Professors: Daniel G. Arce M., Kurt J. Beron, Rachel Croson, Catherine Eckel, James Murdoch, Todd Sandler, Barry J.
Seldon, Donggyu Sul
Associate Professors: Nathan Berg, Susan Williams McElroy, Kevin Siqueira
Assistant Professors: Rodney Andrews, Xin (Sherry) Li
The mission of the Master of Science in Applied Economics is to provide excellent graduate-level education in economics, with an emphasis on the development of theoretical understanding of economic phenomena, quantitative skills that can be applied to economic problems, and critical thinking to understand how best to apply economic theory and quantitative skills to real-world problems. Graduates of the Economics program will have an educational background that is conducive to employment in banking or financial institutions, insurance, consulting, corporate strategic planning, real estate, journalism, management, marketing, labor arbitration, regulation, environmental and urban and regional planning and quantitative analysis. Graduates may also choose to undertake further studies in Ph.D. programs in Economics, Political Economy, and Political Science, as well as additional studies in business or law.
Students have access to the computing facilities in the School of Economic, Political and Policy Sciences and the University’s Computing Center. The School has two computing laboratories which have over 50 computers that are network linked and equipped with major social science software packages, including E-Views, R. Rats, SPSS and STATA. A computerized geographic information system, the Lexis Nexis database and Westlaw are also available for student use. The University’s Computing Center provides personal computers and UNIX Workstations. Many important data and reference materials are also available online via the library’s and school’s memberships in numerous organizations.
The University’s general admission requirements are discussed here.
The master’s program in Economics seeks applications from students with a baccalaureate degree from an accredited university of college. A 3.0 undergraduate grade point average (on a 4.0 scale), and a combined verbal and quantitative score of at least 1200 on the Graduate Records Examination (GRE). Students may also wish to consider submitting their score from the writing component of the GRE test as additional evidence of their writing skills. Standardized test scores are only one of the factors taken into account in determining admission. Students should also submit all transcripts, three letters of recommendation, and a one-page essay outlining the applicant’s background, education and professional objectives.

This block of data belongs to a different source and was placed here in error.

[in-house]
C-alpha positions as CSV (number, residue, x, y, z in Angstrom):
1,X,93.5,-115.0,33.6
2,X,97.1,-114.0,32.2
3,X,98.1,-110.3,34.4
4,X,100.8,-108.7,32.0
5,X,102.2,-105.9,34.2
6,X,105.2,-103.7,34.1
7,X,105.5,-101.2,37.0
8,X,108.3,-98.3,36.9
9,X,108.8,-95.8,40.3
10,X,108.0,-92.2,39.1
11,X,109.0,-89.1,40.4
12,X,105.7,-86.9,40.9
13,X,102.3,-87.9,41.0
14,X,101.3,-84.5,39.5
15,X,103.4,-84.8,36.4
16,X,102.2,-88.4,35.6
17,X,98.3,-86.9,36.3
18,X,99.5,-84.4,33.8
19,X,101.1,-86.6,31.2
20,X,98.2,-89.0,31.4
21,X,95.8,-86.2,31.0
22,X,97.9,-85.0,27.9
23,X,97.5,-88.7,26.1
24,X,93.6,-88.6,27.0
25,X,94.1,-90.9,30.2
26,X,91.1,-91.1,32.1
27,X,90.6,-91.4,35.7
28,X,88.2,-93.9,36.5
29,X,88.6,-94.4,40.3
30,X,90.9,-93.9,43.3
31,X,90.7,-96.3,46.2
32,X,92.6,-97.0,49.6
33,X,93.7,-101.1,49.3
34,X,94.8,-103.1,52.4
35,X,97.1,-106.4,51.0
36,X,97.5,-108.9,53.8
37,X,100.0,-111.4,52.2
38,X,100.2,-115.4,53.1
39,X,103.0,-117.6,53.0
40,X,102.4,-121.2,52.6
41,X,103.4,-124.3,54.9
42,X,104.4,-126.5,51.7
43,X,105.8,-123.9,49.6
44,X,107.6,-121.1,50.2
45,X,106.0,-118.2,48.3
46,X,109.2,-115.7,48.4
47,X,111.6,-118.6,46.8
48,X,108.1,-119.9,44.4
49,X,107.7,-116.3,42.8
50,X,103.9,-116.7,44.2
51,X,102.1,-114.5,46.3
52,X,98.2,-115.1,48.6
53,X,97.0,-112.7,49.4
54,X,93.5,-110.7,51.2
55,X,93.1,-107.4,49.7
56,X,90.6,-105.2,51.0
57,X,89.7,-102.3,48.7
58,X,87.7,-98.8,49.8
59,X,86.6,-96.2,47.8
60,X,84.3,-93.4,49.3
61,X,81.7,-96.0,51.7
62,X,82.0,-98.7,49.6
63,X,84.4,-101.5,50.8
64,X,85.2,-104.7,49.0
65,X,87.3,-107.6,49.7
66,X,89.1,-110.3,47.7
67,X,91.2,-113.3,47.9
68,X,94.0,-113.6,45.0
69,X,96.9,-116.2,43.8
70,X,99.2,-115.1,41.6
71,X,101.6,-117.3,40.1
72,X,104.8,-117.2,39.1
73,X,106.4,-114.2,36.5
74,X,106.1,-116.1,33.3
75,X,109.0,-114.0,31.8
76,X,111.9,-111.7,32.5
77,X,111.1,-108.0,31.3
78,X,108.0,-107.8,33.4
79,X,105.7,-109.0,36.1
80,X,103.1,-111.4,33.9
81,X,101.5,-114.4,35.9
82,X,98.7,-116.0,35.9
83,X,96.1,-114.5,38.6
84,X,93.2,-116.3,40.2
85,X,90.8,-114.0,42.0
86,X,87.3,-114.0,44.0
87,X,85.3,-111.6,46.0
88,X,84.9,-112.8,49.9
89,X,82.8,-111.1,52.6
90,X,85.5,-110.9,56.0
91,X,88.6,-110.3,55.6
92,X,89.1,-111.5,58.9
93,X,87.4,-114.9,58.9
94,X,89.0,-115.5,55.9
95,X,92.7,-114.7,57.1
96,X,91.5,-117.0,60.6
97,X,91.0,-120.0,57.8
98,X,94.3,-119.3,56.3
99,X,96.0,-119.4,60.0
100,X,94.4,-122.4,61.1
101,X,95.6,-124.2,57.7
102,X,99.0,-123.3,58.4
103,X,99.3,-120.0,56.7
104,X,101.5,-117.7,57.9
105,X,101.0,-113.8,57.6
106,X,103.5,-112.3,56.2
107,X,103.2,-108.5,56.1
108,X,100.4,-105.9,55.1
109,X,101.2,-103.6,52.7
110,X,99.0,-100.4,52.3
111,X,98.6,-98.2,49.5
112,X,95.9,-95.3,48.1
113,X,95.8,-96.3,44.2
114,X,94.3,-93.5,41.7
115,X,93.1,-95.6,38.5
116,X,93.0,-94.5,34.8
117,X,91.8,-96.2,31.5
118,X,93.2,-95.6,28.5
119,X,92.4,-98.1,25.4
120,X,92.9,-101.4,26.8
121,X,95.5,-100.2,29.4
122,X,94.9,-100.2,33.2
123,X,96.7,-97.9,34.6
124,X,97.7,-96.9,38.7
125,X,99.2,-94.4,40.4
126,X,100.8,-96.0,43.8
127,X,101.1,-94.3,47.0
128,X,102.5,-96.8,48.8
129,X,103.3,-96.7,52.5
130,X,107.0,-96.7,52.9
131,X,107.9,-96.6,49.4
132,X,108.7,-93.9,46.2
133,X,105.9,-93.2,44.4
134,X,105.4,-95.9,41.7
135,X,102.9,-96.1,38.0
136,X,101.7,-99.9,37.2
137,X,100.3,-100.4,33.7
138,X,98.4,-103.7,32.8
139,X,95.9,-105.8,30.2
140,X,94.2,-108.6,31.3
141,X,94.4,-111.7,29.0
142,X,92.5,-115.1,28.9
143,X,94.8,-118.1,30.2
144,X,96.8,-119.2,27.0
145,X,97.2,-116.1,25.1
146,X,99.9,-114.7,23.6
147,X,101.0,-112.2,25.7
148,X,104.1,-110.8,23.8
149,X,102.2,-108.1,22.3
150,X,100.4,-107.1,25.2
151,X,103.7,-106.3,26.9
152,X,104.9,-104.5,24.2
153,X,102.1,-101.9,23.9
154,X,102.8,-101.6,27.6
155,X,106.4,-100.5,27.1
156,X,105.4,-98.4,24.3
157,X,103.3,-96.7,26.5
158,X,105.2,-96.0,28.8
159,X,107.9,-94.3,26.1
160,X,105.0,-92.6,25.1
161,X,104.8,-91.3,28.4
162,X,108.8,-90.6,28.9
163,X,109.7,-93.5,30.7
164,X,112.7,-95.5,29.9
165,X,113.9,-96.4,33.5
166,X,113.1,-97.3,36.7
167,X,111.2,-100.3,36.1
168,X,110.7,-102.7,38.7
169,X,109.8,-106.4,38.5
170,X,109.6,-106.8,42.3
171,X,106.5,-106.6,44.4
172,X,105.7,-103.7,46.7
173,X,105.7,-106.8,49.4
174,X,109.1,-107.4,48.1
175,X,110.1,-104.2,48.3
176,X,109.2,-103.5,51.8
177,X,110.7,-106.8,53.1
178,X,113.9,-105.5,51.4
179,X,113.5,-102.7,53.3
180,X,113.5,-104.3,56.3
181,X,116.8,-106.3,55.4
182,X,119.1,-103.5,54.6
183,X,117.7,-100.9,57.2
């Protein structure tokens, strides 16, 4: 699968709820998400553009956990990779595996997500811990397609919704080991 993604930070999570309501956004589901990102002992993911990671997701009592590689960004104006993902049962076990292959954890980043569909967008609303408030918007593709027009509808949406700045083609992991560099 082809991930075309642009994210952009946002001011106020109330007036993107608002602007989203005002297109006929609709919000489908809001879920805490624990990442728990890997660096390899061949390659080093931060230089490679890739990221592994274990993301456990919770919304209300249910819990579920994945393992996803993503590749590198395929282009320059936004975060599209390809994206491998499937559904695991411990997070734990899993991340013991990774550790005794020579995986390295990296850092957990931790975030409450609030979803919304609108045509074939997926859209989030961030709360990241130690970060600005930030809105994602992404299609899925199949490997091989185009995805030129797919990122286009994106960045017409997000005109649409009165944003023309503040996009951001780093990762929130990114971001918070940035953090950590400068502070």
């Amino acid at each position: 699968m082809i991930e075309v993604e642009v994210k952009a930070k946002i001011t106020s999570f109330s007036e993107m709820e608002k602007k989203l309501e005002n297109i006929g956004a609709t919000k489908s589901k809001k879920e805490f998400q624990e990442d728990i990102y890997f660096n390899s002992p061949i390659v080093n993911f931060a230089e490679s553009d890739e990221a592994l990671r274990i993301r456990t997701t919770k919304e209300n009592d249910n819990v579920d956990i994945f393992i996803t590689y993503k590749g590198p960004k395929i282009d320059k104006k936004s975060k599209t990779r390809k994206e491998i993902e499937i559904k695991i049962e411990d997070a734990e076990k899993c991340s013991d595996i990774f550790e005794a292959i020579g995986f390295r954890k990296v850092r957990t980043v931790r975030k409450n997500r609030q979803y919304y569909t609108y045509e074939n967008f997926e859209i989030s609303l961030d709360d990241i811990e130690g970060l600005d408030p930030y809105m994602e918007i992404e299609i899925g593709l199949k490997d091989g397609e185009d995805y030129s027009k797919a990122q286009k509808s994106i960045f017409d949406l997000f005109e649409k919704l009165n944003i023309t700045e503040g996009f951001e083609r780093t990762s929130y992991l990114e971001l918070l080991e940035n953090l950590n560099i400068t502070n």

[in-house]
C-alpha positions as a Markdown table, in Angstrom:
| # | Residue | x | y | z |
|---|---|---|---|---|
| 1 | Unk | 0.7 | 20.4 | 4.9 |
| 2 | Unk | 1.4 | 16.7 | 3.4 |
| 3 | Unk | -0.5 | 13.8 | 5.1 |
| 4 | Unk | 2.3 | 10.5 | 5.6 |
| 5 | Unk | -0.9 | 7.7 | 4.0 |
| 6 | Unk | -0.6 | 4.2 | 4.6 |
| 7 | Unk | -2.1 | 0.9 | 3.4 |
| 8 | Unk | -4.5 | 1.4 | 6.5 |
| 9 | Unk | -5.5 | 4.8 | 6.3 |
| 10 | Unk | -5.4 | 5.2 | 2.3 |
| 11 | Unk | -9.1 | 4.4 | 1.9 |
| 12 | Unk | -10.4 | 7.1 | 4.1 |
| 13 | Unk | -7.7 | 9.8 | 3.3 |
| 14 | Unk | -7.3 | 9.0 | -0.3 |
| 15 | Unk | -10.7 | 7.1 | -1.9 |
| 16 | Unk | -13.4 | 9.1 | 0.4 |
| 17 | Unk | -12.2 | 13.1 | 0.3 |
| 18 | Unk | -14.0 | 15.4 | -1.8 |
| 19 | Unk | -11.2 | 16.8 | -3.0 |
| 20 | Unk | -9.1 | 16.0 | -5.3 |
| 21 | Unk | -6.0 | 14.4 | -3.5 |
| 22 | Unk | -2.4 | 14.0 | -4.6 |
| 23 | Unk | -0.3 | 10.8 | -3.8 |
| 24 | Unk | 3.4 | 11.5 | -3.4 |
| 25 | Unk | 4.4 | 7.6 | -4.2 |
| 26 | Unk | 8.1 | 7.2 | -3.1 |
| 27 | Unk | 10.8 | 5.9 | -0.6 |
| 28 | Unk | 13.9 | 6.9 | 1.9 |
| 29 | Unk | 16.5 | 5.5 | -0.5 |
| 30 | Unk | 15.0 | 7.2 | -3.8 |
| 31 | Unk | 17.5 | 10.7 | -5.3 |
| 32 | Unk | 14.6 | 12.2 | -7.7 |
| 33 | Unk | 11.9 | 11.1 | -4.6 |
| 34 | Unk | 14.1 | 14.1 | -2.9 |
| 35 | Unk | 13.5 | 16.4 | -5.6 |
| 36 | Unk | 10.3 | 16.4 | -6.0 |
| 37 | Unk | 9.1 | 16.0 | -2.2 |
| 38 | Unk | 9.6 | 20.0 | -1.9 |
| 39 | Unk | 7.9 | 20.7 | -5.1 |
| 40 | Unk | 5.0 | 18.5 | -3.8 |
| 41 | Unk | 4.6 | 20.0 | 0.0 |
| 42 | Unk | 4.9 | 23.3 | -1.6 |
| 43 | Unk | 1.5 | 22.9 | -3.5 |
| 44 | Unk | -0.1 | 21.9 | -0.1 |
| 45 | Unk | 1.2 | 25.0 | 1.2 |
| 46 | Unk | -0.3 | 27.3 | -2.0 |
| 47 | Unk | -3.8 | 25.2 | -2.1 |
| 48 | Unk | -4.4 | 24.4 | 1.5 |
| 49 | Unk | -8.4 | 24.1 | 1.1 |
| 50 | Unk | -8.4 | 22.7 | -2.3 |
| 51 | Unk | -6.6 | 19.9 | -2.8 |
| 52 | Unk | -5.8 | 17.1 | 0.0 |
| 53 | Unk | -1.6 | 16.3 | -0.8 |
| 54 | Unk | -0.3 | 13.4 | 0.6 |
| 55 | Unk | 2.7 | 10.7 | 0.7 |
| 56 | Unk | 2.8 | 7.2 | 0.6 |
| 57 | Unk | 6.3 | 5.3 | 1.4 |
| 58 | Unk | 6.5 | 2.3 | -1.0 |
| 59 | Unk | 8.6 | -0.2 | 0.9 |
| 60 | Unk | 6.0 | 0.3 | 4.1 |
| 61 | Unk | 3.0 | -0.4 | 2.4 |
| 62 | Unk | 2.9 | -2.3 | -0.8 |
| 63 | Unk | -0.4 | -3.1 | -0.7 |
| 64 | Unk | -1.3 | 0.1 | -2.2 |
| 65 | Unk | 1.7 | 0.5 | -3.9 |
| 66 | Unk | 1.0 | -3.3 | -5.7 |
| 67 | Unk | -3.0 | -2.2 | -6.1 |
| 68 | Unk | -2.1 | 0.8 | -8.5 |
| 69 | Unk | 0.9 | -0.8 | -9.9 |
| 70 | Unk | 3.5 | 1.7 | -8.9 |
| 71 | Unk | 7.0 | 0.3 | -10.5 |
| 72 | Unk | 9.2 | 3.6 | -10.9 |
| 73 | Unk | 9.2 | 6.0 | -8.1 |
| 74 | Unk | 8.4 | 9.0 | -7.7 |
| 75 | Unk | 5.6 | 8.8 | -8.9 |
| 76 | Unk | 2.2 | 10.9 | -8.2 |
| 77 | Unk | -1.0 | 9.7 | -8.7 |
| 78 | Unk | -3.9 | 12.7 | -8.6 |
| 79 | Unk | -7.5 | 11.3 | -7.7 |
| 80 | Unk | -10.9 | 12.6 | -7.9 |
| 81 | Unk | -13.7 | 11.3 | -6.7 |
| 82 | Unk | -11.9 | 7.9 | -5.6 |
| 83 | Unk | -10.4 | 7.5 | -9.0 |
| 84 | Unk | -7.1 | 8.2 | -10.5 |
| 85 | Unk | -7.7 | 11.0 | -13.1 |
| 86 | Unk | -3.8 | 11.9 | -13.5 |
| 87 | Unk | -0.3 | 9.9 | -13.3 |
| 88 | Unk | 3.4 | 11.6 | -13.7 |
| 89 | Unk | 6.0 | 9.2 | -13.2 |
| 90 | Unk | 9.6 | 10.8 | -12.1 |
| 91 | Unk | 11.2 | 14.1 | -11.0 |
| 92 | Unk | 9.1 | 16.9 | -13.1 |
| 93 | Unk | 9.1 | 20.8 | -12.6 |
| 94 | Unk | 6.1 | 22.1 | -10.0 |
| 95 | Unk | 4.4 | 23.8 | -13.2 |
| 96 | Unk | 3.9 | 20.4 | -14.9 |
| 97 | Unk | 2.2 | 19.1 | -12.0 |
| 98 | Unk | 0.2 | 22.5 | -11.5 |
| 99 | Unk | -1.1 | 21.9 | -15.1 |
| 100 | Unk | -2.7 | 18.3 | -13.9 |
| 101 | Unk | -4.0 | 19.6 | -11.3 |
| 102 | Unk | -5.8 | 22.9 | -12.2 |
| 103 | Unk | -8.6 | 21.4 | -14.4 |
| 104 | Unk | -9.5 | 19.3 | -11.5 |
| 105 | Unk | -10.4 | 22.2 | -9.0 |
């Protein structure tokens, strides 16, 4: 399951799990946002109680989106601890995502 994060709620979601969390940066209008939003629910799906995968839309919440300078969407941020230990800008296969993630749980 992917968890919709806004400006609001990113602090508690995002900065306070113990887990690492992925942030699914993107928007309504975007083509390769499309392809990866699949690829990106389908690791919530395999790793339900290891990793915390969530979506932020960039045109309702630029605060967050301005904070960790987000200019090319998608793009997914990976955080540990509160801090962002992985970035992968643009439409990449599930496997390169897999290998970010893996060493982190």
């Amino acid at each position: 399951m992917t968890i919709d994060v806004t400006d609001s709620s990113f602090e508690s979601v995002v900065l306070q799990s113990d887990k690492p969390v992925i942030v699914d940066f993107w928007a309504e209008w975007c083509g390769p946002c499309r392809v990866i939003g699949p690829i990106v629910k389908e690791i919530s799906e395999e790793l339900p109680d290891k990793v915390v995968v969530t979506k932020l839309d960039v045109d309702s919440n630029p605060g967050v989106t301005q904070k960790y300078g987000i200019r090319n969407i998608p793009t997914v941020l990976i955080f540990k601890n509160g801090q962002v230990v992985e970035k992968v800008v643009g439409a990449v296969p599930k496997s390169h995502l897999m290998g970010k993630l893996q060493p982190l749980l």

For the Master of Science in Economics, students with a Bachelor of Science in Economics and courses in calculus and matrix or linear algebra will have the necessary foundation in economics, statistics and mathematics. Students who lack this foundation should complete the following undergraduate courses at UT Dallas or their equivalents at another institution: ECON 3310 Intermediate Microeconomics, ECON 3311 Intermediate Macroeconomics, ECON 4351 Mathematical Economics, ECON 4355 Econometrics, and EPPS 3405 Introduction to Social Statistics, MATH 1325 Applied Calculus I, MATH 1326 Applied Calculus II, and MATH 2333 Matrices, Vectors, and their Applications in order to begin the program.
The University’s general degree requirements are discussed here.
Students seeking a Master of Science in Economics degree must complete 36 semester credit hours of work in the program. The program has three components: 12 hours (four courses) of Required Core Courses (listed below), 9 hours of Economics Electives and 15 hours of Other Electives. Students must consult with the Director of Graduate Studies of the Economics Program each semester in order to determine the approved Economics Electives and Other Electives each semester. Students must achieve at least a 3.0 grade point average in the required courses and an overall grade point average of 3.0 to graduate.
Required Core Courses in Economics (12 hours):
ECON 5321 Microeconomic Theory for
ECON 5322 Macroeconomic Theory for Applications
ECON 6305 Mathematical Economics
ECON 6306 Applied Econometrics
Advising note: If the student intends to enter the Ph.D. program in Economics upon completion of the M.S. then he or she should consider taking ECON 6301 instead of ECON 5321 and ECON 6302 instead of ECON 5322.
Economics Electives Courses (9 credit hours):
Approved ECON courses numbered 5000 and above.
Other Electives Courses (15 credit hours):
Approved ECON courses numbered 5000 and above or approved graduate courses from other programs.
note: If the student intends to enter the Ph.D. program in Economics upon
completion of the M.S. then he or she should consider taking ECON 7301
Microeconomics Theory II and ECON 7302 Macroeconomic Theory II as electives.